ASU is home to both Fulbright students and faculty scholars. Fulbright students pursue graduate study, conduct research or teach English abroad. Scholars are faculty, academics, and professionals who propose research and academic projects to study some of the world’s most pressing challenges. 

This year, ASU is listed among only nine other doctoral-level institutions that were recognized as a Dual Top-Producing Institution — meaning it was a top performer in both Fulbright students and scholars.

The university was named along with Harvard University, Pennsylvania State University, University of Illinois Urbana-Champaign and the University of Michigan in this distinction, and is the only Arizona university to be named a top producer of both scholars and students.

According to Nancy Gonzales, ASU executive vice president and university provost, the staff, faculty and students involved in the prestigious Fulbright program are a vital key to a globally engaged university. 

“Our ASU design aspirations call on our academic community to engage globally on issues that require new knowledge and open collaboration between countries,” she said. “The scholarship and research of our Fulbright scholars and students exemplify our university’s commitment to creating solutions that benefit communities across the globe. We are incredibly proud of those who have helped ASU earn this distinction.”  

Karen Engler-Weber, program director in the Office of the University Provost who serves as ASU’s liaison to the Fulbright scholars and specialists program, has worked extensively with Fulbright scholars to bring ASU’s mission of community impact and global inclusion to life. 

“The goals of Fulbright focus on innovation, impact and inclusion — ideals that run parallel to ASU’s charter. ASU faculty are particularly competitive for Fulbright, because the type of work that they do to support the charter, is what fulfills Fulbright’s mission,” she said. 

“It is incredibly exciting to see the ways that faculty are taking their research and teaching from ASU to countries around the world, engaging in projects that have a long-term global impact.”

Kyle Mox, associate dean for national scholarships and an assistant professor at ASU's Barrett, The Honors College, said he is incredibly proud of the student designation.

“At the core of the Fulbright are two essential qualities — cultural awareness and intellectual curiosity, which the ASU community fosters,” said Mox, who also directs the Lorraine W. Frank Office of National Scholarships Advisement at ASU. “Our consistent performance as a Fulbright top producer is indicative of the breadth and excellence of our academic programs and our status as a global university."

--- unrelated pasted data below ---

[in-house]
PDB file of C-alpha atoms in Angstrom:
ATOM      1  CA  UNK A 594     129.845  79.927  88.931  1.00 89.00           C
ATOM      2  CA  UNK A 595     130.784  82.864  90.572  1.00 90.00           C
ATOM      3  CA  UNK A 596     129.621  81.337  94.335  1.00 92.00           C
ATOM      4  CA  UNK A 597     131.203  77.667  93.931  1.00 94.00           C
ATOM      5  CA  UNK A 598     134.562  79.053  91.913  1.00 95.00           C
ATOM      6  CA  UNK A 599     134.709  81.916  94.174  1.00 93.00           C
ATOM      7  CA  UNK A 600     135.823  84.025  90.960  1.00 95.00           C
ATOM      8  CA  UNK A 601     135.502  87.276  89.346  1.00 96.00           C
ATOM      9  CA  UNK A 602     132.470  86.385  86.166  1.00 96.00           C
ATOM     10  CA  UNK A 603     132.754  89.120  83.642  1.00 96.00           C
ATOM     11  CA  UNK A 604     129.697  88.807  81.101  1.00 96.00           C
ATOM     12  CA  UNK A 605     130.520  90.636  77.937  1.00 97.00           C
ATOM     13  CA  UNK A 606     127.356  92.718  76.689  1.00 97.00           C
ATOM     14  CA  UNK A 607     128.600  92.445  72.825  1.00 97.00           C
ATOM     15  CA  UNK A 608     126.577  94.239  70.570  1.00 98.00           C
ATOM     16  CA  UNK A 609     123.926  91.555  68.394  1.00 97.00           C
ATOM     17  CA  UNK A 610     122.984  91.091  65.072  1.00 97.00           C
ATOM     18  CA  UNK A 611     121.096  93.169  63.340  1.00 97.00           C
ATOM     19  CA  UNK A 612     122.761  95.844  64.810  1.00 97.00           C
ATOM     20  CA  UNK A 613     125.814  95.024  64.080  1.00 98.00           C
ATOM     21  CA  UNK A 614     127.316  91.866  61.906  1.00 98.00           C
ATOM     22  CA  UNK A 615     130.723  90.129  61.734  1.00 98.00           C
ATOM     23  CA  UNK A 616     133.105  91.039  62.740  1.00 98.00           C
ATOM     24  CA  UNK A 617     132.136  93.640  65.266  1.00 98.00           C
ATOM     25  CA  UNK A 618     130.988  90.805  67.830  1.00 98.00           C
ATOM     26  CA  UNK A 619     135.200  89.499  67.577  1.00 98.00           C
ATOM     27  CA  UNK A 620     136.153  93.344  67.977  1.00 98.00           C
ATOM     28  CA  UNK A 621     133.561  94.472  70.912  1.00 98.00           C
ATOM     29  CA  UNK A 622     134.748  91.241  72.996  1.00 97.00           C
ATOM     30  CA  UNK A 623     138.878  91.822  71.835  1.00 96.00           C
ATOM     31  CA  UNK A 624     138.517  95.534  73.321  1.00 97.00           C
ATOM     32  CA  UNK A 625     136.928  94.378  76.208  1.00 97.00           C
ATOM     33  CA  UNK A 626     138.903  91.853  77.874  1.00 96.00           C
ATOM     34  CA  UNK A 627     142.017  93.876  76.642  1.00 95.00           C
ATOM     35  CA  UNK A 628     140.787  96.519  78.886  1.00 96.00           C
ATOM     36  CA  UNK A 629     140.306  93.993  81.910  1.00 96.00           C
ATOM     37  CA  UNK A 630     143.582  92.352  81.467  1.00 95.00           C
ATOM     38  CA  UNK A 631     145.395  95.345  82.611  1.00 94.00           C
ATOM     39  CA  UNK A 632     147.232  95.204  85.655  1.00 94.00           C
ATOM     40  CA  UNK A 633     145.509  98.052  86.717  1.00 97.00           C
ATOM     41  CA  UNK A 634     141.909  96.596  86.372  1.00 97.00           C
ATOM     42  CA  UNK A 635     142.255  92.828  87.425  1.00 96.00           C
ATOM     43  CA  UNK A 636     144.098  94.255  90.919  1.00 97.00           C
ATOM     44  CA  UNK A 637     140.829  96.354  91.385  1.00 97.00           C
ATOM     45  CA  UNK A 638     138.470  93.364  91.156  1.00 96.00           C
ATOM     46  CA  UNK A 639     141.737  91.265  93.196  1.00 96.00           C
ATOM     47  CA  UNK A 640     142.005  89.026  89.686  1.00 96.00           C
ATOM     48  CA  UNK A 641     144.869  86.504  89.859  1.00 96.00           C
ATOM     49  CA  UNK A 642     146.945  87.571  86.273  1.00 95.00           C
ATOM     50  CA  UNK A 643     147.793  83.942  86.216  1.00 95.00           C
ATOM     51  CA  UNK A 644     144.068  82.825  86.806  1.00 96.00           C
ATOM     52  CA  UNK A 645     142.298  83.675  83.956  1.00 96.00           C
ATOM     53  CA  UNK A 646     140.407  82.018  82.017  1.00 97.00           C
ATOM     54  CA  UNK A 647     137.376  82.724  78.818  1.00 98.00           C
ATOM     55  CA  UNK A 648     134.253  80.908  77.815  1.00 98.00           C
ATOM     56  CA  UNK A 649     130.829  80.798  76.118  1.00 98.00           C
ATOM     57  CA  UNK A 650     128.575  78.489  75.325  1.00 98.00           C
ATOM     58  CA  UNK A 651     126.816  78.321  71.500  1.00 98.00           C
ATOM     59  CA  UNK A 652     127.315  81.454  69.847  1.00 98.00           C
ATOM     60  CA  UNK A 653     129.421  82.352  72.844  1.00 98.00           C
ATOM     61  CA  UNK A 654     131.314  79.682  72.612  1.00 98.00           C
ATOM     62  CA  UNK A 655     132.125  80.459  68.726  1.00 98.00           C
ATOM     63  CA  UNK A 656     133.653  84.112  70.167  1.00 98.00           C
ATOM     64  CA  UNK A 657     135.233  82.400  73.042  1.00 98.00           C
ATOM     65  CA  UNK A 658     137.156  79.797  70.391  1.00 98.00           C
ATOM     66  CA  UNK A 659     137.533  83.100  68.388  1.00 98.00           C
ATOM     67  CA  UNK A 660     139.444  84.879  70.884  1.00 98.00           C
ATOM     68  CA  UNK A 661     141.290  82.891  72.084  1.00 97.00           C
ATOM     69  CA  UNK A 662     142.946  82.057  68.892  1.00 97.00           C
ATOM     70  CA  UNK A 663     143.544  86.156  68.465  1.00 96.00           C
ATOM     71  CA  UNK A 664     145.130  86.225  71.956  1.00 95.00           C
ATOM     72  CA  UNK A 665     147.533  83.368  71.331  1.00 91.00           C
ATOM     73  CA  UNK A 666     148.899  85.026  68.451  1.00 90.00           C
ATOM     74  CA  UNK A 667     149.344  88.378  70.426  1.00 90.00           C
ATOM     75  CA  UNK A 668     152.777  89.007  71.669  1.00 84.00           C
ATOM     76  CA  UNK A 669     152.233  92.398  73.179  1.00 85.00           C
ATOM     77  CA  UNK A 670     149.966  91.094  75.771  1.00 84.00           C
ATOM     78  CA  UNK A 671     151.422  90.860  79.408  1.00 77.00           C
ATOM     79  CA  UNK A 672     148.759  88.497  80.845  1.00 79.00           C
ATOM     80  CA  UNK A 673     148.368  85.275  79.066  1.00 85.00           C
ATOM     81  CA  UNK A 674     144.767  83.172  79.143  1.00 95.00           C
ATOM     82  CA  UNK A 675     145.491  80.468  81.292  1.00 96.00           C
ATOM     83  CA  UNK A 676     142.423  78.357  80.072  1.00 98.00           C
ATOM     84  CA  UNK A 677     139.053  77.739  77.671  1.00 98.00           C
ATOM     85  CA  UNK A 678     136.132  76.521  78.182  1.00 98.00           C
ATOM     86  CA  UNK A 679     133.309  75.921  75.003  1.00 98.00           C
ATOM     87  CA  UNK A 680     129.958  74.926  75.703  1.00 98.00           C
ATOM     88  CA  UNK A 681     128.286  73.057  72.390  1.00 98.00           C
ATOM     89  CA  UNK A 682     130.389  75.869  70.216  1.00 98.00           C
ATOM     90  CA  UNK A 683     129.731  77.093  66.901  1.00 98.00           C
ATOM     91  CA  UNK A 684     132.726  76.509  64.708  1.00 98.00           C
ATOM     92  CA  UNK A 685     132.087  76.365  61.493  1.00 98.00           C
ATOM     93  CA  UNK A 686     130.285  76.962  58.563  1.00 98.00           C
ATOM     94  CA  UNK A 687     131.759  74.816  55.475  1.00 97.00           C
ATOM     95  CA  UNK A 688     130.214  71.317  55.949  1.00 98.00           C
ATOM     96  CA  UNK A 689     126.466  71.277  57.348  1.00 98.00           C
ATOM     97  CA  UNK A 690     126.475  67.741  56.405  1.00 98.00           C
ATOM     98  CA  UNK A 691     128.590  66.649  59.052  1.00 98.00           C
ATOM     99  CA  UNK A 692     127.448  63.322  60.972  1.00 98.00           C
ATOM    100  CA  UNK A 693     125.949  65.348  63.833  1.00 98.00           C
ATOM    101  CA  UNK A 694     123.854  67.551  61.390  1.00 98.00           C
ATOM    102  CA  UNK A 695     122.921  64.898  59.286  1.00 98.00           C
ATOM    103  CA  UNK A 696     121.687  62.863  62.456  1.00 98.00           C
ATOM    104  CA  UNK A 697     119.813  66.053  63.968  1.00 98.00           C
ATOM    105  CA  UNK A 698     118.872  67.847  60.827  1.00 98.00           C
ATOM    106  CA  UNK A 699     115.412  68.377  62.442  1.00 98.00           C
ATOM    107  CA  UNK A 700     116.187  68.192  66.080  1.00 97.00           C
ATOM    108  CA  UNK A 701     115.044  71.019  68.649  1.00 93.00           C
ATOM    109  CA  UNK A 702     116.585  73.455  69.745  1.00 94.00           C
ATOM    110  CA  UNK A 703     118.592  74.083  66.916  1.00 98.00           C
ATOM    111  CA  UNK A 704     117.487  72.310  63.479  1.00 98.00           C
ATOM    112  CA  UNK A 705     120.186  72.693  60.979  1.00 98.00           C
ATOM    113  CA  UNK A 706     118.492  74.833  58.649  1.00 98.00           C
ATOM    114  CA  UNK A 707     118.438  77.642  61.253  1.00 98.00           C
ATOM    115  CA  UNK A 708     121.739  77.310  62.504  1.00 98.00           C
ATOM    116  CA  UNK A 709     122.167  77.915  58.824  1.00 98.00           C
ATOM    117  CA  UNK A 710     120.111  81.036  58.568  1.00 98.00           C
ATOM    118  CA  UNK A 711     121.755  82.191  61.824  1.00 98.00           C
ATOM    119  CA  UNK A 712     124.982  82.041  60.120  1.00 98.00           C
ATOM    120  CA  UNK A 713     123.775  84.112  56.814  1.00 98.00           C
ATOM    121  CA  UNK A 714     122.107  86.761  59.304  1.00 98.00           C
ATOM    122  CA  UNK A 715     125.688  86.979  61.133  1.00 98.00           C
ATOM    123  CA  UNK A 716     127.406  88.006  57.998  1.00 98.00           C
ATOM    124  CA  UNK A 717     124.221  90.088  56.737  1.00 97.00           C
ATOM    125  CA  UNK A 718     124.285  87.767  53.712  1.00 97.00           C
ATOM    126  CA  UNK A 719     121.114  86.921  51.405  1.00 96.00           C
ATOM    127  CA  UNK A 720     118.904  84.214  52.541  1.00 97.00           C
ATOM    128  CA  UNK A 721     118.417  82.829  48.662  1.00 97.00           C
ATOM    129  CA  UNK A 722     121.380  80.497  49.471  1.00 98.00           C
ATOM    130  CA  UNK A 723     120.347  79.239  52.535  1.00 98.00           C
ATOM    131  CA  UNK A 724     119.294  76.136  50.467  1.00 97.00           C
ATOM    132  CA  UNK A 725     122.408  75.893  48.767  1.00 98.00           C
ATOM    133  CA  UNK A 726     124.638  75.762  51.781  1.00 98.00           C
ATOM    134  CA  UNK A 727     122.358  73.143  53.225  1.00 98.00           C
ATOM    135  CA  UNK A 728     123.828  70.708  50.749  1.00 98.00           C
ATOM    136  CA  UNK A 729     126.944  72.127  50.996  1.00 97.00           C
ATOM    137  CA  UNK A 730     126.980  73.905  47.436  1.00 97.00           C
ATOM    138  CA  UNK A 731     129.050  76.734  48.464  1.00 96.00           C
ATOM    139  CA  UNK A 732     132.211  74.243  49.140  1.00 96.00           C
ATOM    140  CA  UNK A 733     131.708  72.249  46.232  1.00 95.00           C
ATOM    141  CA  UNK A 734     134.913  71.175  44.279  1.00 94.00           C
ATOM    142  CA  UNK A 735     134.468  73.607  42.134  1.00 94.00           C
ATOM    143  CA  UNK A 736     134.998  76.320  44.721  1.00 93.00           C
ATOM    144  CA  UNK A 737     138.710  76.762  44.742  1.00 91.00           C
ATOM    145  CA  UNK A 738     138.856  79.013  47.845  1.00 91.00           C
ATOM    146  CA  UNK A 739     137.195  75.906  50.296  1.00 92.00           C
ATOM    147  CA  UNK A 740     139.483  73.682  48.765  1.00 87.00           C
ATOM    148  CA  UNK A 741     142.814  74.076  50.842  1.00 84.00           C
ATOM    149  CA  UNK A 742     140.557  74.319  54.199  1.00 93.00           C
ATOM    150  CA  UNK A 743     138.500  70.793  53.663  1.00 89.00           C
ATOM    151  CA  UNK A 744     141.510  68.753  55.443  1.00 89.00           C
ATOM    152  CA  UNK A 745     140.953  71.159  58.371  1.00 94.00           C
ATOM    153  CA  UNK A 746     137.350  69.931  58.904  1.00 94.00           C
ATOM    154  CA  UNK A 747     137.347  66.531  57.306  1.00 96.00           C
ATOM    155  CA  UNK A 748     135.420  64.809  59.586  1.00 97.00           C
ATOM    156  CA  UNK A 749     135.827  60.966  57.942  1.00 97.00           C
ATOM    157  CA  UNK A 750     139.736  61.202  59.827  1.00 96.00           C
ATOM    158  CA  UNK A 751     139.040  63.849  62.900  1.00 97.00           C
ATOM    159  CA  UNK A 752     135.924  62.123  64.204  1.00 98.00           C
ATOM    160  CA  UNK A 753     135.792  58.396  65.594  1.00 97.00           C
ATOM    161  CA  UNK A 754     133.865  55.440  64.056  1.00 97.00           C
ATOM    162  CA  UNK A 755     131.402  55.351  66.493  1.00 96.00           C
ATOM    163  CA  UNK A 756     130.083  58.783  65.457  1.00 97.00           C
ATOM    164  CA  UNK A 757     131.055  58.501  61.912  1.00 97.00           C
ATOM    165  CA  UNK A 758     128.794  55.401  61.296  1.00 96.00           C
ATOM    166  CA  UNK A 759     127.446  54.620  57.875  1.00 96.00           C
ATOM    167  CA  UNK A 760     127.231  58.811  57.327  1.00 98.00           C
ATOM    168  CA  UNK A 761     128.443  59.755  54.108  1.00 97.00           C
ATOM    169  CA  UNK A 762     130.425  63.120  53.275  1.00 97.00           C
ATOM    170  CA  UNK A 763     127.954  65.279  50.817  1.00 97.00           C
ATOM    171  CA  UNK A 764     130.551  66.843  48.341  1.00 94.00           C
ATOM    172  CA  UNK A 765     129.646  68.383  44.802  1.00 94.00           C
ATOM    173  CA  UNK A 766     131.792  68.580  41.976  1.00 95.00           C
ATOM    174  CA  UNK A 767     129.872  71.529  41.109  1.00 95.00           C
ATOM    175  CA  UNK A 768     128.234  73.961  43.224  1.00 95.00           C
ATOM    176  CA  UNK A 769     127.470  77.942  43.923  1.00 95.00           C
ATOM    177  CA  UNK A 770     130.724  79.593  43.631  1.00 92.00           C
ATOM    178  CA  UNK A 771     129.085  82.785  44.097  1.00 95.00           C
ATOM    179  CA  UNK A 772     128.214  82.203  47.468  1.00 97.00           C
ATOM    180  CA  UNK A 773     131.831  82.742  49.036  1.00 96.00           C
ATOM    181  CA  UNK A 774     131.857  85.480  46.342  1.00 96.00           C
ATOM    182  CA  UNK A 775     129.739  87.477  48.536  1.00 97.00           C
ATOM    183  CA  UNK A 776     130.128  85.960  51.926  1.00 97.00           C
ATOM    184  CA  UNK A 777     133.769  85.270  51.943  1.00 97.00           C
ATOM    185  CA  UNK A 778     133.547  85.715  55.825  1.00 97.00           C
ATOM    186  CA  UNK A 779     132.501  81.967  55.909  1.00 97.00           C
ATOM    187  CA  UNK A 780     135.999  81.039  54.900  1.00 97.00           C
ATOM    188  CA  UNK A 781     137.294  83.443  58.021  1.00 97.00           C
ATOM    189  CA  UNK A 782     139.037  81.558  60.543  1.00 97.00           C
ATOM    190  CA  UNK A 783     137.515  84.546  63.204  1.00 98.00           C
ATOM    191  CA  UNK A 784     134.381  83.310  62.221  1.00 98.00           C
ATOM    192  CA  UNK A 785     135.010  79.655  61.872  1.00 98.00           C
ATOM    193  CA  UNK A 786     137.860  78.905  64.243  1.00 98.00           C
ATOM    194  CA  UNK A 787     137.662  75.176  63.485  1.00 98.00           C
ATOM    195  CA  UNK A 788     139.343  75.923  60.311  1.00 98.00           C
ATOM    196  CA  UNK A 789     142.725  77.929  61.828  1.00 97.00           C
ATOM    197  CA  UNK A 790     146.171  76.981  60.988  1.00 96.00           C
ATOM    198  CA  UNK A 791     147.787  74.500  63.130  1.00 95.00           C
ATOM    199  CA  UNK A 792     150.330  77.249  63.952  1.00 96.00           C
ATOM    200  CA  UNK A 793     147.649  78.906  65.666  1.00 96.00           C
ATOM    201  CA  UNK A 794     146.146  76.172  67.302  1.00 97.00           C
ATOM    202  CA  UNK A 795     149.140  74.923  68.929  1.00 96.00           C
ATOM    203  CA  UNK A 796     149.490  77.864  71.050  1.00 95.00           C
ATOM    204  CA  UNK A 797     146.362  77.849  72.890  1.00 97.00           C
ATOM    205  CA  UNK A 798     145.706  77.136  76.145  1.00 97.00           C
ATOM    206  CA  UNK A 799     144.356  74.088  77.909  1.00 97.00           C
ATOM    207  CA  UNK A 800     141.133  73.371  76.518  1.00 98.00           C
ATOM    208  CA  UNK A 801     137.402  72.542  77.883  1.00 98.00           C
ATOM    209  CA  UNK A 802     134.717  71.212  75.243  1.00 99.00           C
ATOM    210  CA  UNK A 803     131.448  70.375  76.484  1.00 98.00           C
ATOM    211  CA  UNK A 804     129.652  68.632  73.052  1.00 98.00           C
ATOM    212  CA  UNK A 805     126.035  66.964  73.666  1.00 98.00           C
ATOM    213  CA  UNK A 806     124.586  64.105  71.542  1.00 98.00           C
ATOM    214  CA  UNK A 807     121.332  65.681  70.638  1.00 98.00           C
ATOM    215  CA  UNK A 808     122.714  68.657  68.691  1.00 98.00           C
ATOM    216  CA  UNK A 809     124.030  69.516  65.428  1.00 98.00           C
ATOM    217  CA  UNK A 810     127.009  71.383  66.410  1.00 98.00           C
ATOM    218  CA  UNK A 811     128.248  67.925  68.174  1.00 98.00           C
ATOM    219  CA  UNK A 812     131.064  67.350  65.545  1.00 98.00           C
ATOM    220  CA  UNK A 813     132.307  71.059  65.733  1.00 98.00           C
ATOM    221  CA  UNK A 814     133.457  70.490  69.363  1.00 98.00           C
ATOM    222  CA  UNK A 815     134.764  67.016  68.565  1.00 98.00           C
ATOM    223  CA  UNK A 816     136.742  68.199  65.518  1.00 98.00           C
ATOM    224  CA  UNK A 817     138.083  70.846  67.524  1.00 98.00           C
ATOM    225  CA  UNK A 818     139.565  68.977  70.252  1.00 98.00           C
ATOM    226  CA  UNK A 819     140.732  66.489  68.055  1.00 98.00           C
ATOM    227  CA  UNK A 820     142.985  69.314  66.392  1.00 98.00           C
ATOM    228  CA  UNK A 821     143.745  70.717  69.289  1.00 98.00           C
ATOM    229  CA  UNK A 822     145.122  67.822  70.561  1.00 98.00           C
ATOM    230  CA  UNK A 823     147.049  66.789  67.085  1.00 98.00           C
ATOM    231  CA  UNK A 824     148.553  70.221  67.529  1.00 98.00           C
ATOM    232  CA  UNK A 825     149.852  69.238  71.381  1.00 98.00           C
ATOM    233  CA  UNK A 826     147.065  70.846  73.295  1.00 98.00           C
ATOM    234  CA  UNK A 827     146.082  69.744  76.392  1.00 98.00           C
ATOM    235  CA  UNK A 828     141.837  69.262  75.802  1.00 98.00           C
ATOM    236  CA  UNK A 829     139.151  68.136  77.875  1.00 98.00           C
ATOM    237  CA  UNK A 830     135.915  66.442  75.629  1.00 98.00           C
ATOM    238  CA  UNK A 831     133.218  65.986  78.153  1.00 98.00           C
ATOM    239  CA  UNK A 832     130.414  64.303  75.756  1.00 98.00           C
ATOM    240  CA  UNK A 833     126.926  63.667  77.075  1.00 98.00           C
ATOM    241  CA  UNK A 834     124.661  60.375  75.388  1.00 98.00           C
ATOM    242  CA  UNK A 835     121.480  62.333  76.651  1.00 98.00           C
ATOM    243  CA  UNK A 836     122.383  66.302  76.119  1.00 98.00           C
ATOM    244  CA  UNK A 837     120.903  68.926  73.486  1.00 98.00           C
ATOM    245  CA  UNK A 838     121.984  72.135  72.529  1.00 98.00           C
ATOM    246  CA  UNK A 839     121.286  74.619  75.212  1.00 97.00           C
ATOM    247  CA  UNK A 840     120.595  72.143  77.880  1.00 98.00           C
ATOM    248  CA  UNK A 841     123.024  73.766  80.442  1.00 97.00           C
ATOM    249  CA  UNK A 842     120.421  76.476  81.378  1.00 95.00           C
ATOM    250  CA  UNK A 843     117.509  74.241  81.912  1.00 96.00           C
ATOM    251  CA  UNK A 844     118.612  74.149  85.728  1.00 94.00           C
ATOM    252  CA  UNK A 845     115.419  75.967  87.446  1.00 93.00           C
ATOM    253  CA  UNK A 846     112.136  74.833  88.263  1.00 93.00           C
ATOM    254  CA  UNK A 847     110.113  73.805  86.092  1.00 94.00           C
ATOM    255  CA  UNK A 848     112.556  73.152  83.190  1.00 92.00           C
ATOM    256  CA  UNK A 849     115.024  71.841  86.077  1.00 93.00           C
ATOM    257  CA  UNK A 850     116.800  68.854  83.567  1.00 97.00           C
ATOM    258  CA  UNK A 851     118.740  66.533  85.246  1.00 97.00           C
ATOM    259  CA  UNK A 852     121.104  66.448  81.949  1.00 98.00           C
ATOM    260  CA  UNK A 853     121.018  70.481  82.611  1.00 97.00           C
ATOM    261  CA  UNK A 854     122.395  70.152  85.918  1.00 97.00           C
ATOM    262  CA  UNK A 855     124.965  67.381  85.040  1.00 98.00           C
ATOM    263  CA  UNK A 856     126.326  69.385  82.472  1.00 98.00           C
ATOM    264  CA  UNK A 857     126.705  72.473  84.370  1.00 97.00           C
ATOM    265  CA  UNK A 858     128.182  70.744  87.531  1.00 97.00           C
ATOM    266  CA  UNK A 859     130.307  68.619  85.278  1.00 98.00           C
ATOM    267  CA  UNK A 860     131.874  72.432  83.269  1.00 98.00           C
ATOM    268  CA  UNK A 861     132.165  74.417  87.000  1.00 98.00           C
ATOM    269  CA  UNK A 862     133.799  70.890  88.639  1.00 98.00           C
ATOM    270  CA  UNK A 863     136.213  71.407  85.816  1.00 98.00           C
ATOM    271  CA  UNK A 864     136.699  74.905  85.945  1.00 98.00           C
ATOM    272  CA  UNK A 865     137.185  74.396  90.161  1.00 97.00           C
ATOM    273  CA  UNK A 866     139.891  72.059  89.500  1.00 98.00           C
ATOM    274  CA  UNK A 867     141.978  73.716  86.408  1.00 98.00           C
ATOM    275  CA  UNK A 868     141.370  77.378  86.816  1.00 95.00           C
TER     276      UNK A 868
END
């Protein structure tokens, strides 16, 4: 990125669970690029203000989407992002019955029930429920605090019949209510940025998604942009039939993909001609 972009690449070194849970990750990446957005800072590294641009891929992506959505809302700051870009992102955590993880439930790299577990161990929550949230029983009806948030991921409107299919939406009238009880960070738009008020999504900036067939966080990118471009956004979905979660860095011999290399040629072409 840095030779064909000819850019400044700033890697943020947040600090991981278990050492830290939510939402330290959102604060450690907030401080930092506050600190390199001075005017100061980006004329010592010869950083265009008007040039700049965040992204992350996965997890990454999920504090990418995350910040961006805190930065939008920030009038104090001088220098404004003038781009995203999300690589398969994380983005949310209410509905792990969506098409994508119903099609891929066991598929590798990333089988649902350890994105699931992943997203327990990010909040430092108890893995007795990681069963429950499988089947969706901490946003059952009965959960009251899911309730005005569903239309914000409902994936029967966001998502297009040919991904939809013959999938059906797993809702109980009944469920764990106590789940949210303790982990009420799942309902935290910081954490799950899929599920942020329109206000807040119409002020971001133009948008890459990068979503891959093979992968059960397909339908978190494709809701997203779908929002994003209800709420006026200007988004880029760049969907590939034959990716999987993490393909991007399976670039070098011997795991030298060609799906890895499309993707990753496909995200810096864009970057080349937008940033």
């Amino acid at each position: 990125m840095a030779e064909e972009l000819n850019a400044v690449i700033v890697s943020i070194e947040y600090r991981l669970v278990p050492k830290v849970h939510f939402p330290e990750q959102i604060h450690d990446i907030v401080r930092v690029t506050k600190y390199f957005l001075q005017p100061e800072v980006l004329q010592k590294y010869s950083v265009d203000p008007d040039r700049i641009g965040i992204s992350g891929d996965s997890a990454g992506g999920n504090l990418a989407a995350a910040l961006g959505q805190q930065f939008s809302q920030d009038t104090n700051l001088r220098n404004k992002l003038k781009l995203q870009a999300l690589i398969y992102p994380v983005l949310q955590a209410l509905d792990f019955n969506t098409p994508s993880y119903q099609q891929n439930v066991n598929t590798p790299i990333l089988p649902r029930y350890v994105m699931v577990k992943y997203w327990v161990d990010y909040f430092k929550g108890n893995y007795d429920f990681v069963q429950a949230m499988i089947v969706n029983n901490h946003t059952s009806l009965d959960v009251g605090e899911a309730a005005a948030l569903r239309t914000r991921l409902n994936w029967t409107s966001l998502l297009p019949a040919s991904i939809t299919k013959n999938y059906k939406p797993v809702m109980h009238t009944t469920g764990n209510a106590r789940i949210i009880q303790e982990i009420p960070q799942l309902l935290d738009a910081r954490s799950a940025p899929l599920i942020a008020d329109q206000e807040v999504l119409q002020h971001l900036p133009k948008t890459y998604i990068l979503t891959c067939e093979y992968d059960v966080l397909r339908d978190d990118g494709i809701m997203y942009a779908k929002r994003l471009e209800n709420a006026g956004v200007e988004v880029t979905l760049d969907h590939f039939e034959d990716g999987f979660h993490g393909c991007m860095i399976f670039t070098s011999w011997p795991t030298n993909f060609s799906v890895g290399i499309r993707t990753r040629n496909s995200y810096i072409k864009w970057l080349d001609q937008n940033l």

For applicants looking to apply to the Fulbright program, the university is hosting Fulbright Day at ASU on March 29, with information sessions for both students and scholars. 

In addition to Fulbright Day, the ASU Fulbright Office provides extensive resources year-round.

“Fulbright is an exciting, life-changing opportunity – for faculty, academics and professionals that ever dreamed of teaching or conducting research abroad, or both,” Engler-Weber said. “ASU Fulbright is here to support the Fulbright endeavors of our faculty and staff at every stage of the process — from selecting the right award to apply for, to navigating host institutions, to thorough reviews of all application materials.”  

Mox says that the Fulbright program’s goal is to increase mutual understanding and support friendly and peaceful relations between nations.

“It’s a privilege and an honor to be part of this legacy, and to help this important mission endure. At the end of the day, everything we do as educators should be in promotion of this goal — to promote understanding between people,” he said. 

Fulbright Day at ASU

  • Scholar session: 10–11 a.m. March 29, Location TBA.
  • Student session: 3:30 to 5 p.m. March 29, Memorial Union, room 230, Tempe campus or via Zoom.

Krista Hinz